‘Cheaper, faster, less stressful’ way to settle divorce matters
SINGAPORE — Divorcing couples can now choose to settle, without heading to court, matters such as the division of their matrimonial assets, maintenance payments and custody of their children.
Previously, these ancillary matters had to be settled before a judge in court. But under the new Collaborative Family Practice (CFP) service, estranged couples will hire lawyers trained in this area to strike a settlement, which then the Family Court will only need to record.
Only when they fail to resolve the issues will they go through the usual process.
This makes for a “cheaper, faster and less stressful” process, said the Singapore Mediation Centre (SMC), which will be supported by the Subordinate Courts and the Law Society.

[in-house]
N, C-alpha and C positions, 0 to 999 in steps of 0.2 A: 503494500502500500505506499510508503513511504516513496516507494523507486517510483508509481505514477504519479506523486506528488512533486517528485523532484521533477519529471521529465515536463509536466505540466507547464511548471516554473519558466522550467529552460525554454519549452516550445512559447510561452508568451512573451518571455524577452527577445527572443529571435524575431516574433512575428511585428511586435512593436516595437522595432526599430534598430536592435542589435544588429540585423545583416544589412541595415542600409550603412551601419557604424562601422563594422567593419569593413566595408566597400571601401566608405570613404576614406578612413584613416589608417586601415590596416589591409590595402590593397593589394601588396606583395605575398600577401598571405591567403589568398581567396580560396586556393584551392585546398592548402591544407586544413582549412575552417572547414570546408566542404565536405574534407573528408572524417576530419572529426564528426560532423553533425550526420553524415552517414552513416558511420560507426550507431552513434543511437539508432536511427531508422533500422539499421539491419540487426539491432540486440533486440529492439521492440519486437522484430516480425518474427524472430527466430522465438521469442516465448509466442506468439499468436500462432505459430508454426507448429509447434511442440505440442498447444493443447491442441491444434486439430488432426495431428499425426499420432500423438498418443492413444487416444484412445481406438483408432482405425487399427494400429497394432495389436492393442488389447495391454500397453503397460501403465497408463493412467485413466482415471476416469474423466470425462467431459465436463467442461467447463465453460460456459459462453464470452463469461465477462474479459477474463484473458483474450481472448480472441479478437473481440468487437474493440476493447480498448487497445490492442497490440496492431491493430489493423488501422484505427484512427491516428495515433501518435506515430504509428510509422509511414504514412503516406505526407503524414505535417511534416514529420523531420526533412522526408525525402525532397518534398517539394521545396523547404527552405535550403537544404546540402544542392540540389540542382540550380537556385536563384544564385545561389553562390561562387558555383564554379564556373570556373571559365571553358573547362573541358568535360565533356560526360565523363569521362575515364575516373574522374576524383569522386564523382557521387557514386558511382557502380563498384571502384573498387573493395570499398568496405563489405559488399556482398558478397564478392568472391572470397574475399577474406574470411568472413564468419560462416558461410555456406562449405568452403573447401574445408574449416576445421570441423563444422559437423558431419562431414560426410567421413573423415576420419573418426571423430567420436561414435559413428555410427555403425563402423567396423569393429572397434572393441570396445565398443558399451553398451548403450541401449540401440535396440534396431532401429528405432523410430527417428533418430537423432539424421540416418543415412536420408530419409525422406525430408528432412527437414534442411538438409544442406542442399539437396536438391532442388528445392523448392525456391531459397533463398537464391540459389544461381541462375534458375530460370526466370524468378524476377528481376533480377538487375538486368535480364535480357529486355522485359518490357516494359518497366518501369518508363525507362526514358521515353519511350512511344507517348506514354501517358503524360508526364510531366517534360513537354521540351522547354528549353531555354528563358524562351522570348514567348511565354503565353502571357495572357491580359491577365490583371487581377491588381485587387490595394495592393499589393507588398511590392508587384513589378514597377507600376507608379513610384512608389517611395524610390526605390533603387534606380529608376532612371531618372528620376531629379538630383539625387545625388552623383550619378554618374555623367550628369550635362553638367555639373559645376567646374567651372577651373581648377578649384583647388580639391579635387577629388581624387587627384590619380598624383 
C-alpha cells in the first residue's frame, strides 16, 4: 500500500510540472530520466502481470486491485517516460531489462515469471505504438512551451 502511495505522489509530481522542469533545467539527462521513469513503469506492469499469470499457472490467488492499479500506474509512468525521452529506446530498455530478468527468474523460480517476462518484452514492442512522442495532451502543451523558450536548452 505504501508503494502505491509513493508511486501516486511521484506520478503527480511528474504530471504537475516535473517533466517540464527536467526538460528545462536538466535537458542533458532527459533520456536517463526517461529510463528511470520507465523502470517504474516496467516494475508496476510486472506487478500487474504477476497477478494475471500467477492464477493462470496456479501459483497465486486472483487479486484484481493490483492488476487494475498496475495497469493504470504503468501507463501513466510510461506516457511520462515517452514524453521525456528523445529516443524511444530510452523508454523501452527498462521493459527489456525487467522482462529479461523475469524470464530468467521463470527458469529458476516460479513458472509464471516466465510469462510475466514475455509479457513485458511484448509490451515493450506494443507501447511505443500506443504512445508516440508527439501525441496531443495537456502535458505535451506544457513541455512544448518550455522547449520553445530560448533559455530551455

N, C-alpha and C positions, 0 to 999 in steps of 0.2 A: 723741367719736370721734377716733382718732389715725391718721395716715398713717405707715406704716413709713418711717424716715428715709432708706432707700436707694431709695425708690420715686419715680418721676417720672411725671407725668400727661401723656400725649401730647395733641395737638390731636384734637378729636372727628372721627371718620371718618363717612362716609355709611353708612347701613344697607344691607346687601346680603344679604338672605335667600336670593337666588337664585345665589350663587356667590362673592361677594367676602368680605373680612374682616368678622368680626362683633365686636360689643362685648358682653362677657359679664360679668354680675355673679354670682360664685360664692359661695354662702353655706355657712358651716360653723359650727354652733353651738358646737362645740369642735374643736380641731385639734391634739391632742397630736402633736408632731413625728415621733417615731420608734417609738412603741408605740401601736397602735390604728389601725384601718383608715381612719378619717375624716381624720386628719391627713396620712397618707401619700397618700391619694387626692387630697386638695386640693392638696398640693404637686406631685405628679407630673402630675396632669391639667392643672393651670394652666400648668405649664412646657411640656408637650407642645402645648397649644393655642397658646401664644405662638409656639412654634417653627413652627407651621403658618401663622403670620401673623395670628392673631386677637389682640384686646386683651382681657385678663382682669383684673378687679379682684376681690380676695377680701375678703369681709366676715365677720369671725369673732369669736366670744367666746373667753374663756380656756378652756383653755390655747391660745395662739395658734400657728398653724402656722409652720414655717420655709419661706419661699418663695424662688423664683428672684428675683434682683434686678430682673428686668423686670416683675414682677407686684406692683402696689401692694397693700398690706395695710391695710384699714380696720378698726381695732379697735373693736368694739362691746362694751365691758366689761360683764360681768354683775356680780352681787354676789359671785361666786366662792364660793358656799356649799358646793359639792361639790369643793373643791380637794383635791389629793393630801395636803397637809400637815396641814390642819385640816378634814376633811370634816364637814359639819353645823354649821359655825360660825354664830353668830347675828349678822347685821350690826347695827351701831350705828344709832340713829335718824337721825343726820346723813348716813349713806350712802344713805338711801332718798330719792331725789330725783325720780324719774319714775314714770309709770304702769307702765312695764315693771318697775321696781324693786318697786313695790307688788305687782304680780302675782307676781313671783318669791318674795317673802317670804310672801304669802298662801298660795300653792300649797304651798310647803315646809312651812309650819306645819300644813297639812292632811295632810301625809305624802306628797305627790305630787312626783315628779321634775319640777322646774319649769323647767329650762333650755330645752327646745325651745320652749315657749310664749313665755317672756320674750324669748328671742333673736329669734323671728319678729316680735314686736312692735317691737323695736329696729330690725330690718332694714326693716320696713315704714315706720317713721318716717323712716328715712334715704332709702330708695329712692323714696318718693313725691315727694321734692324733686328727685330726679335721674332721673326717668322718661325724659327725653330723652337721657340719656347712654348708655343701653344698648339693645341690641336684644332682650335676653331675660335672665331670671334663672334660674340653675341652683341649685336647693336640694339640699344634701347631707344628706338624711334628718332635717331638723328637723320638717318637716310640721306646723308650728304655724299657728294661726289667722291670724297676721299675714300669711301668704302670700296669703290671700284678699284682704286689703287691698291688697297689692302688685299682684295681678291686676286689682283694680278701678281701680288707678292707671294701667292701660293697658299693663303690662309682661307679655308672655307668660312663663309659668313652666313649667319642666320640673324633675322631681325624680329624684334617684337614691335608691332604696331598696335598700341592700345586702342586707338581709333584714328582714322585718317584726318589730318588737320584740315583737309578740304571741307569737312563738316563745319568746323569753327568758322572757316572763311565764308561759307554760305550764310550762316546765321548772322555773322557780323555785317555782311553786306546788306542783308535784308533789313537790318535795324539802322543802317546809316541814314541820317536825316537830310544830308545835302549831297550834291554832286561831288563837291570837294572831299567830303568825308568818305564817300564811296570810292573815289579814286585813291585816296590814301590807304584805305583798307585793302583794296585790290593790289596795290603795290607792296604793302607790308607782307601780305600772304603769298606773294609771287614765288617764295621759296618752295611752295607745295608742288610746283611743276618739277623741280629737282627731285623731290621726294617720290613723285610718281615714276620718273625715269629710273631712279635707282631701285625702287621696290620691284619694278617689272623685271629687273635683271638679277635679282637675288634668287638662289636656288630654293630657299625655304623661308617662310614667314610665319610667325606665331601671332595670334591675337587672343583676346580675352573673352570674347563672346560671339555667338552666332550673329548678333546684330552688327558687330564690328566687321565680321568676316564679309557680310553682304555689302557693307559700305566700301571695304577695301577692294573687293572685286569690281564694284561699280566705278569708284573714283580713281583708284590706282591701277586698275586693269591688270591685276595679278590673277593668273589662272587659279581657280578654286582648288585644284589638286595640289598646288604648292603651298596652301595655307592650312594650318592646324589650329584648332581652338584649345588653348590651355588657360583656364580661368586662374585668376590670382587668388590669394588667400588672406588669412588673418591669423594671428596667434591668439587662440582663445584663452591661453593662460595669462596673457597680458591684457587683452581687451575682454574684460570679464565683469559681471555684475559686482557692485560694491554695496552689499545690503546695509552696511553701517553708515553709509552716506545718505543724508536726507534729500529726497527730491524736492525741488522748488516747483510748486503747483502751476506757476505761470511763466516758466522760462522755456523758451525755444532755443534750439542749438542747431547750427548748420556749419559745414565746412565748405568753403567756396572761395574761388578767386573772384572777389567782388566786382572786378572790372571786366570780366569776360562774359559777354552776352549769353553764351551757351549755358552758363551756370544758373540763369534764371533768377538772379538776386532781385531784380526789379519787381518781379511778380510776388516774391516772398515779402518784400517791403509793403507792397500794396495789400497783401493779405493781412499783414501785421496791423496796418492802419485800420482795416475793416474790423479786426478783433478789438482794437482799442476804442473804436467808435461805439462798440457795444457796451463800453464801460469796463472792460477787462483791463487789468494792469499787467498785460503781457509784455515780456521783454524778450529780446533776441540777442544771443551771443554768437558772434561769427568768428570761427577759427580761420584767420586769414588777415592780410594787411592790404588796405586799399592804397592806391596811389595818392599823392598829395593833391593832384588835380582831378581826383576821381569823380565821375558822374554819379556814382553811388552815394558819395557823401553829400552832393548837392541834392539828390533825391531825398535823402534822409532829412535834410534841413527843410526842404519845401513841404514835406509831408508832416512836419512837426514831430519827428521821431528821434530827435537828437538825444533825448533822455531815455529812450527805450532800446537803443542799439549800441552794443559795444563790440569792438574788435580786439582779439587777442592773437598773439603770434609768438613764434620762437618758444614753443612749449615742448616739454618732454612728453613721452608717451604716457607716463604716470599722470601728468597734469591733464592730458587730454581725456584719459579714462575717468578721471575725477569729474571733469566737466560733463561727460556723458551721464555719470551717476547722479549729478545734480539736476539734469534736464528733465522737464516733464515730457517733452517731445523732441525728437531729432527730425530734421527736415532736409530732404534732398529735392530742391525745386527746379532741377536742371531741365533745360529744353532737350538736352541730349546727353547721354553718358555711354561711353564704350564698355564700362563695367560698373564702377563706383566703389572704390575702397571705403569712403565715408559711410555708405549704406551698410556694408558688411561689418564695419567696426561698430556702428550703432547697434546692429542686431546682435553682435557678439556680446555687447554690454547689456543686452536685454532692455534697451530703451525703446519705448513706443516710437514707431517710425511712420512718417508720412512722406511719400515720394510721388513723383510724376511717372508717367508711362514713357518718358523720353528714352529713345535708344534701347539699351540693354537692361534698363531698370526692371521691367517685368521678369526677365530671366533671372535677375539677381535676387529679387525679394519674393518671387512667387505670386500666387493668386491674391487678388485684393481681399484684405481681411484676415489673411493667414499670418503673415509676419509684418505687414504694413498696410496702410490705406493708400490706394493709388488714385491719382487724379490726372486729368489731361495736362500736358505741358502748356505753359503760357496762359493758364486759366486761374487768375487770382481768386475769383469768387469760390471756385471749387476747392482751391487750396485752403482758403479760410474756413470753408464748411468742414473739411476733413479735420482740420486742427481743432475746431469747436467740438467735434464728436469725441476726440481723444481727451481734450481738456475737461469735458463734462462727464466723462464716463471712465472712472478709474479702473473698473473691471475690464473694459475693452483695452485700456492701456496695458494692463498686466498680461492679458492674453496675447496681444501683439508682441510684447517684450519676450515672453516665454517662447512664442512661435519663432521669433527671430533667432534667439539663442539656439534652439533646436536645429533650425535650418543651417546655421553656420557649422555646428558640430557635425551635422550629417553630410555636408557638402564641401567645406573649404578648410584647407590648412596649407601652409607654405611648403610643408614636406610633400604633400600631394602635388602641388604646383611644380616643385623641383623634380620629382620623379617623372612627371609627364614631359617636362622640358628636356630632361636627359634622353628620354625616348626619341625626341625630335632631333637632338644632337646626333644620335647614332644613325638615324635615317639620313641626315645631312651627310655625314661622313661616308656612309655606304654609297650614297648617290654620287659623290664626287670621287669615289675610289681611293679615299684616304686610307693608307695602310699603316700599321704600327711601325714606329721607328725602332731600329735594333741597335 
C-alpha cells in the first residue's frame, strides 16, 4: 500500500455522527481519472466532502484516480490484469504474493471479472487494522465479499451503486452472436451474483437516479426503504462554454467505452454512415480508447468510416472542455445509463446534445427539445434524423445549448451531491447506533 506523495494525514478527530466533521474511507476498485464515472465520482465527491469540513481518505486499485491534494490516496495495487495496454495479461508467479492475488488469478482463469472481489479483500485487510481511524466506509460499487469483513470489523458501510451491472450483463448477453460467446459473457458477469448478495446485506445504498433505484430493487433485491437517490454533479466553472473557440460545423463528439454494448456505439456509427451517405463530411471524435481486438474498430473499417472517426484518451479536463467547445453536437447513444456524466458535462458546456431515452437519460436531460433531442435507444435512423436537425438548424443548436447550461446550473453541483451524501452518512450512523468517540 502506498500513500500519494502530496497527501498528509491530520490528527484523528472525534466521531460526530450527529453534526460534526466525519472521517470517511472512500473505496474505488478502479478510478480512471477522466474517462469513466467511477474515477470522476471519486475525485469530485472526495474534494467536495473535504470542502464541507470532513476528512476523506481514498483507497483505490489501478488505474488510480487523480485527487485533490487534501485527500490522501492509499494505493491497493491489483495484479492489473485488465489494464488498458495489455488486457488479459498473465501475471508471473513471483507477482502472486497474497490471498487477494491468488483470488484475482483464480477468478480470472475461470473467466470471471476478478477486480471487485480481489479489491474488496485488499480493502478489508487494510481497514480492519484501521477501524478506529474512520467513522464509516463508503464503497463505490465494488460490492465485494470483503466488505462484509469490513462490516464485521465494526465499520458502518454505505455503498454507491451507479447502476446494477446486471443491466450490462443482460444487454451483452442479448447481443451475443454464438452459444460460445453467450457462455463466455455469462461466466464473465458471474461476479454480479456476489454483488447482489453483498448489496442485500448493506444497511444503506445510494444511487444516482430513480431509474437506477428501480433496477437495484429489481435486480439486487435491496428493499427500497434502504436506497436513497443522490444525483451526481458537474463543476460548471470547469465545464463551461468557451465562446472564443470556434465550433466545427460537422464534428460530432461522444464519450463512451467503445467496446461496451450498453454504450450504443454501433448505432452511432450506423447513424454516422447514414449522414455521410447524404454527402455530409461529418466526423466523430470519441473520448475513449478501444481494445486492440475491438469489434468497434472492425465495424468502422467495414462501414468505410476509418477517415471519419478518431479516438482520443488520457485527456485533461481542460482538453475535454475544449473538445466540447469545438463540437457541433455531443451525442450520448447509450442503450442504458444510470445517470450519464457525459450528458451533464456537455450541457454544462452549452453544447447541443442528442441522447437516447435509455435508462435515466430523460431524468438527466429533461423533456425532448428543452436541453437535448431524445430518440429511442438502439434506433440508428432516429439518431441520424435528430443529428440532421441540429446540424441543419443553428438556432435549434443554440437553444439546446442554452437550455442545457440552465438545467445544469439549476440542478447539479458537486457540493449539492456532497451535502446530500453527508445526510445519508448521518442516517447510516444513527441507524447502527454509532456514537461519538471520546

Seventeen family lawyers will be trained in CFP over these two days by Ms Catherine Gale, a “very experienced collaborative lawyer” from Australia, before being appointed to SMC’s panel of CFP lawyers.
The United States, Canada, the United Kingdom, and Australia already use CFP and the International Academy of Collaborative Professionals (IACP) has been set up to promote the practice of collaborative law internationally.
A recent IACP survey reported that 90 per cent of cases using the collaborative process resulted in settlement.